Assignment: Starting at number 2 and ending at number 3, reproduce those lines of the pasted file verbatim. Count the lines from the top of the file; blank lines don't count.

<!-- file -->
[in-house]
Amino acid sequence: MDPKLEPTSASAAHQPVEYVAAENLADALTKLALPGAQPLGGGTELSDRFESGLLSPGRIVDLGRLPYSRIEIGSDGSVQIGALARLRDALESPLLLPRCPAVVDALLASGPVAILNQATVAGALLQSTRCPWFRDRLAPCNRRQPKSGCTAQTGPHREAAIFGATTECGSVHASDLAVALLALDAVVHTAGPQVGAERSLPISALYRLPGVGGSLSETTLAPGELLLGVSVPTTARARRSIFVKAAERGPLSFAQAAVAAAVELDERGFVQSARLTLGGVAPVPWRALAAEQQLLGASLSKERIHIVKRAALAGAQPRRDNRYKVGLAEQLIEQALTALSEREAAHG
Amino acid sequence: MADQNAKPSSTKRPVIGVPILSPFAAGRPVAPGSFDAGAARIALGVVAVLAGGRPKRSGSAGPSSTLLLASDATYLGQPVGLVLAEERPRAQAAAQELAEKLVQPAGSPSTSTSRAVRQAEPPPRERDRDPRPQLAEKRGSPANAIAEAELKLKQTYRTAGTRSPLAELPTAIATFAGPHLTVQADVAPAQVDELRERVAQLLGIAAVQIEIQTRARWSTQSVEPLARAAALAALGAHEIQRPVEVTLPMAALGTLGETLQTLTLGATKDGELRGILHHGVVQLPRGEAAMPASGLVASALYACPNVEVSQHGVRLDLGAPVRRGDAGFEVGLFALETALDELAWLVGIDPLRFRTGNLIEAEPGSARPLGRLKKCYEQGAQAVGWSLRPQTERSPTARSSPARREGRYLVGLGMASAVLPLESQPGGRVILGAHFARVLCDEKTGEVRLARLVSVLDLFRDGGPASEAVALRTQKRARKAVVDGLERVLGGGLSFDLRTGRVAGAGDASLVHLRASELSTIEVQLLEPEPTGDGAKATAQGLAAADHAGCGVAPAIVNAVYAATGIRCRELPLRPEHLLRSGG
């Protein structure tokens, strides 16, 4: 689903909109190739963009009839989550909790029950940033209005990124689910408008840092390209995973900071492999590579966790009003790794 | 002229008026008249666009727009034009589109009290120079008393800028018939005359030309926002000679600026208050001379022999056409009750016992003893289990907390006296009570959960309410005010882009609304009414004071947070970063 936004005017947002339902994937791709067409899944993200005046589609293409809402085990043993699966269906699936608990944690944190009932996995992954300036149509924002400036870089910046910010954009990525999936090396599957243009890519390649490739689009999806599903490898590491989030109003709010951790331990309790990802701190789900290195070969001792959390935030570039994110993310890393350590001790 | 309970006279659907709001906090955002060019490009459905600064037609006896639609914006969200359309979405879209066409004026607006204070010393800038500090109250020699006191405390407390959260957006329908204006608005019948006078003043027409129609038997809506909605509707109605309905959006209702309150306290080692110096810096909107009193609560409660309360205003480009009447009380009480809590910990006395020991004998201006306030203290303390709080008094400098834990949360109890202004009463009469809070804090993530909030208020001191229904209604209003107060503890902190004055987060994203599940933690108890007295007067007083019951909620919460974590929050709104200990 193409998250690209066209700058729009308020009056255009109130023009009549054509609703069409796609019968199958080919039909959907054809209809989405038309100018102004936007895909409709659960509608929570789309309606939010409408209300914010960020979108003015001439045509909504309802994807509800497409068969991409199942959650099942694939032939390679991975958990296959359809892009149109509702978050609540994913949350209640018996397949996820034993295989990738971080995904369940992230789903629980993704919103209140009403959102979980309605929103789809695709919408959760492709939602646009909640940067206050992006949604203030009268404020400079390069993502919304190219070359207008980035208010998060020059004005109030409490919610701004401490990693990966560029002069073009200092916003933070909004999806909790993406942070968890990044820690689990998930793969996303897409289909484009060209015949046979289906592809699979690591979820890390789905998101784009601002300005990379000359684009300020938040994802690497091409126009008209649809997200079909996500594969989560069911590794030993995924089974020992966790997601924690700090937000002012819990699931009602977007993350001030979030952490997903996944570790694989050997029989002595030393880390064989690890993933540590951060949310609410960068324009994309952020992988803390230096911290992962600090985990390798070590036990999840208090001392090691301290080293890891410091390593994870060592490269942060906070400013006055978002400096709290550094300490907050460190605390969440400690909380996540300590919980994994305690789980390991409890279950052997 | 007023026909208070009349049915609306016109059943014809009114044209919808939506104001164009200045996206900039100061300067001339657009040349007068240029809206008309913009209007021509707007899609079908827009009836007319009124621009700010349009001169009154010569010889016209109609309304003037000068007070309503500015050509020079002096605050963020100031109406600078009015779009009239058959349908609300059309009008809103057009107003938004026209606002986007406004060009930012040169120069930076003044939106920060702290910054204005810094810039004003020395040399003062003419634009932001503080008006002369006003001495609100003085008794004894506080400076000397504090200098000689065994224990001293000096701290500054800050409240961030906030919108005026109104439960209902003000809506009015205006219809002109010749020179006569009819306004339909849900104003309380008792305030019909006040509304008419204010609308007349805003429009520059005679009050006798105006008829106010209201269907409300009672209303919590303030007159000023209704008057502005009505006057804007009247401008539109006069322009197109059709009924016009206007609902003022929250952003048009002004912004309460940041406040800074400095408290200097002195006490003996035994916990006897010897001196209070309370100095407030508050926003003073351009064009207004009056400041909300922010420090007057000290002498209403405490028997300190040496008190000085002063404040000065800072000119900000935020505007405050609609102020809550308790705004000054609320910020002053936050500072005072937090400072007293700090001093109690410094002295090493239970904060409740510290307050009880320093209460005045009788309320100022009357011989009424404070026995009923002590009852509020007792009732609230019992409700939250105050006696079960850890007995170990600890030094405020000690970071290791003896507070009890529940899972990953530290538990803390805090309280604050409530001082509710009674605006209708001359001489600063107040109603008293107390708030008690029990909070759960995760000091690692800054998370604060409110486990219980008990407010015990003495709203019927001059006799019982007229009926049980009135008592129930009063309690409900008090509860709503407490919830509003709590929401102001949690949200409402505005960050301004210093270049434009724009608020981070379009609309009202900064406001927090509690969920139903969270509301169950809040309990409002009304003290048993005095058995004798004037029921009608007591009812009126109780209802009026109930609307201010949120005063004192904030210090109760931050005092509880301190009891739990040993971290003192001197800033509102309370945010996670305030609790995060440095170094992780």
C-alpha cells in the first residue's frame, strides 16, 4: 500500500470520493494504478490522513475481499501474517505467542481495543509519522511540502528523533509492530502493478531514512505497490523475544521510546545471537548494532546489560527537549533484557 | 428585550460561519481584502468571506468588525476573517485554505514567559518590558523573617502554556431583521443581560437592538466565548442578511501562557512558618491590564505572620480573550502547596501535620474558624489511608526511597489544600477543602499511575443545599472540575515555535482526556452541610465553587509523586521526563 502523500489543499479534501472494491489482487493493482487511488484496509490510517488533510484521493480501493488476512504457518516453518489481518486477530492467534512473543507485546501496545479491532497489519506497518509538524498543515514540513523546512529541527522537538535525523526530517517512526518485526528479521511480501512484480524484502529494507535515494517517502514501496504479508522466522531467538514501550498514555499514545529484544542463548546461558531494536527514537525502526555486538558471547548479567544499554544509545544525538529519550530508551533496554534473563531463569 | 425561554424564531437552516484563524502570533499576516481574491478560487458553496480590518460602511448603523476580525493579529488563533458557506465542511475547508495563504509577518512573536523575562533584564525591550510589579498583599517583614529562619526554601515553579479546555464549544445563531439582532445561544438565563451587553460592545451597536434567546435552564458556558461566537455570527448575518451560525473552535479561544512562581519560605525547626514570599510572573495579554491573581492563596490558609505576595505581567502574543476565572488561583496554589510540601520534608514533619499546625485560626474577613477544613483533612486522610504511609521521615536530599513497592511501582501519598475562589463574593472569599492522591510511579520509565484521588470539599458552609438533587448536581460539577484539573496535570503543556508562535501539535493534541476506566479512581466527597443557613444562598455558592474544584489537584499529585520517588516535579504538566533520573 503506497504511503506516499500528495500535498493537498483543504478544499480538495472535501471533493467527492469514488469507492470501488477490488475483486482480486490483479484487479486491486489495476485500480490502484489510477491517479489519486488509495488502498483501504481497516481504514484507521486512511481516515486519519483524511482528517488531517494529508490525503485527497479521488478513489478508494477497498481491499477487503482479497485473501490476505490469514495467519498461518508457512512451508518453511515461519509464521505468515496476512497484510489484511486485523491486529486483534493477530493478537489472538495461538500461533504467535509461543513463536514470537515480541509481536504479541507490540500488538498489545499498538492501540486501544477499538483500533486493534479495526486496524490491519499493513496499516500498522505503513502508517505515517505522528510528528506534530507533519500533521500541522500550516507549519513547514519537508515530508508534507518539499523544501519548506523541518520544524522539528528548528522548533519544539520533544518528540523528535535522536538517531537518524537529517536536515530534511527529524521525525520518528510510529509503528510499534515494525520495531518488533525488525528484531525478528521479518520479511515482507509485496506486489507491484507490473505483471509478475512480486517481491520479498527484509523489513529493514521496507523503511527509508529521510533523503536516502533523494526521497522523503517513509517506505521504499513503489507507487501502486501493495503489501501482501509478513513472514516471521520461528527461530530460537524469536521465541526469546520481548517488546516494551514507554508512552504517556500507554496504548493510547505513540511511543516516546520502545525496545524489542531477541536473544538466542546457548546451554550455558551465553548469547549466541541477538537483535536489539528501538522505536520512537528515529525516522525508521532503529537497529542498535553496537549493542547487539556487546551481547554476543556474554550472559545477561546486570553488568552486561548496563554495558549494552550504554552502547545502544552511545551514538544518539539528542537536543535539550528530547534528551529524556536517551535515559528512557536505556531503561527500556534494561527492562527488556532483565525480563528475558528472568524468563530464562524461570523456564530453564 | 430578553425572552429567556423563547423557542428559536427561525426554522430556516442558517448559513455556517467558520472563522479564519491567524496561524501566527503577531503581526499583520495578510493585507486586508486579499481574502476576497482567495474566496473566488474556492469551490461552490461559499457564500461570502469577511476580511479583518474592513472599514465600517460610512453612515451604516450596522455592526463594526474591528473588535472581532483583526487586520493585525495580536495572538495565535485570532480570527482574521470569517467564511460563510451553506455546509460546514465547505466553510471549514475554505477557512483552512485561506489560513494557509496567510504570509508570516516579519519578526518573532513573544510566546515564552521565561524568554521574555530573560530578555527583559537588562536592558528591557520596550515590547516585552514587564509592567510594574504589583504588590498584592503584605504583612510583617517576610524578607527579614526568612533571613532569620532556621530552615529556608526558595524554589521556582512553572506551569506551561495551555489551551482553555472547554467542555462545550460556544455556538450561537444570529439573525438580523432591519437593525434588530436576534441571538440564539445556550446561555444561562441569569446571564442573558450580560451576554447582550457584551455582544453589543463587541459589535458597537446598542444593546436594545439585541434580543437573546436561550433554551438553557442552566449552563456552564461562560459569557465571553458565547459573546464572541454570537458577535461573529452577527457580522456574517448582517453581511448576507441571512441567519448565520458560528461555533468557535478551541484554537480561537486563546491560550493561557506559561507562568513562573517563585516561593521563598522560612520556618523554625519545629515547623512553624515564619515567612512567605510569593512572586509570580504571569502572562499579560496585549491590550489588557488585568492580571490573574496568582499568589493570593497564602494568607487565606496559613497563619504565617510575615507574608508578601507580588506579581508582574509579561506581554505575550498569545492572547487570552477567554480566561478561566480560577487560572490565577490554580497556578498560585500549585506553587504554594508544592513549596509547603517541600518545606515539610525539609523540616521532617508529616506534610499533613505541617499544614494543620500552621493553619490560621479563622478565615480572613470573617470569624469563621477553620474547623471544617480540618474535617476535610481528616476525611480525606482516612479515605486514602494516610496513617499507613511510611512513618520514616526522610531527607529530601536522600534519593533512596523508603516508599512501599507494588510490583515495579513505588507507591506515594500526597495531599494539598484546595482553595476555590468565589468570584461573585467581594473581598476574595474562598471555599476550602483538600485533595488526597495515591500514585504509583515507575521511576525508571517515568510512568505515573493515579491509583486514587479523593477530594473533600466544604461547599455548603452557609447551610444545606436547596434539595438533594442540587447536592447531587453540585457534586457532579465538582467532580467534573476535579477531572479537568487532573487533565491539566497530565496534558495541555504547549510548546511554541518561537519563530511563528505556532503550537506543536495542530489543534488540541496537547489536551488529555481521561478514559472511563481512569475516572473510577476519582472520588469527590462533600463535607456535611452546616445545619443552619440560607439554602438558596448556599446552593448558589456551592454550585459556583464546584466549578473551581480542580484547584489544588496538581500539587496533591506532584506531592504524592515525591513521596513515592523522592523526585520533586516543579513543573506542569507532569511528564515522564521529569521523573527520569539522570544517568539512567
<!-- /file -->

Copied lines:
Amino acid sequence: MDPKLEPTSASAAHQPVEYVAAENLADALTKLALPGAQPLGGGTELSDRFESGLLSPGRIVDLGRLPYSRIEIGSDGSVQIGALARLRDALESPLLLPRCPAVVDALLASGPVAILNQATVAGALLQSTRCPWFRDRLAPCNRRQPKSGCTAQTGPHREAAIFGATTECGSVHASDLAVALLALDAVVHTAGPQVGAERSLPISALYRLPGVGGSLSETTLAPGELLLGVSVPTTARARRSIFVKAAERGPLSFAQAAVAAAVELDERGFVQSARLTLGGVAPVPWRALAAEQQLLGASLSKERIHIVKRAALAGAQPRRDNRYKVGLAEQLIEQALTALSEREAAHG
Amino acid sequence: MADQNAKPSSTKRPVIGVPILSPFAAGRPVAPGSFDAGAARIALGVVAVLAGGRPKRSGSAGPSSTLLLASDATYLGQPVGLVLAEERPRAQAAAQELAEKLVQPAGSPSTSTSRAVRQAEPPPRERDRDPRPQLAEKRGSPANAIAEAELKLKQTYRTAGTRSPLAELPTAIATFAGPHLTVQADVAPAQVDELRERVAQLLGIAAVQIEIQTRARWSTQSVEPLARAAALAALGAHEIQRPVEVTLPMAALGTLGETLQTLTLGATKDGELRGILHHGVVQLPRGEAAMPASGLVASALYACPNVEVSQHGVRLDLGAPVRRGDAGFEVGLFALETALDELAWLVGIDPLRFRTGNLIEAEPGSARPLGRLKKCYEQGAQAVGWSLRPQTERSPTARSSPARREGRYLVGLGMASAVLPLESQPGGRVILGAHFARVLCDEKTGEVRLARLVSVLDLFRDGGPASEAVALRTQKRARKAVVDGLERVLGGGLSFDLRTGRVAGAGDASLVHLRASELSTIEVQLLEPEPTGDGAKATAQGLAAADHAGCGVAPAIVNAVYAATGIRCRELPLRPEHLLRSGG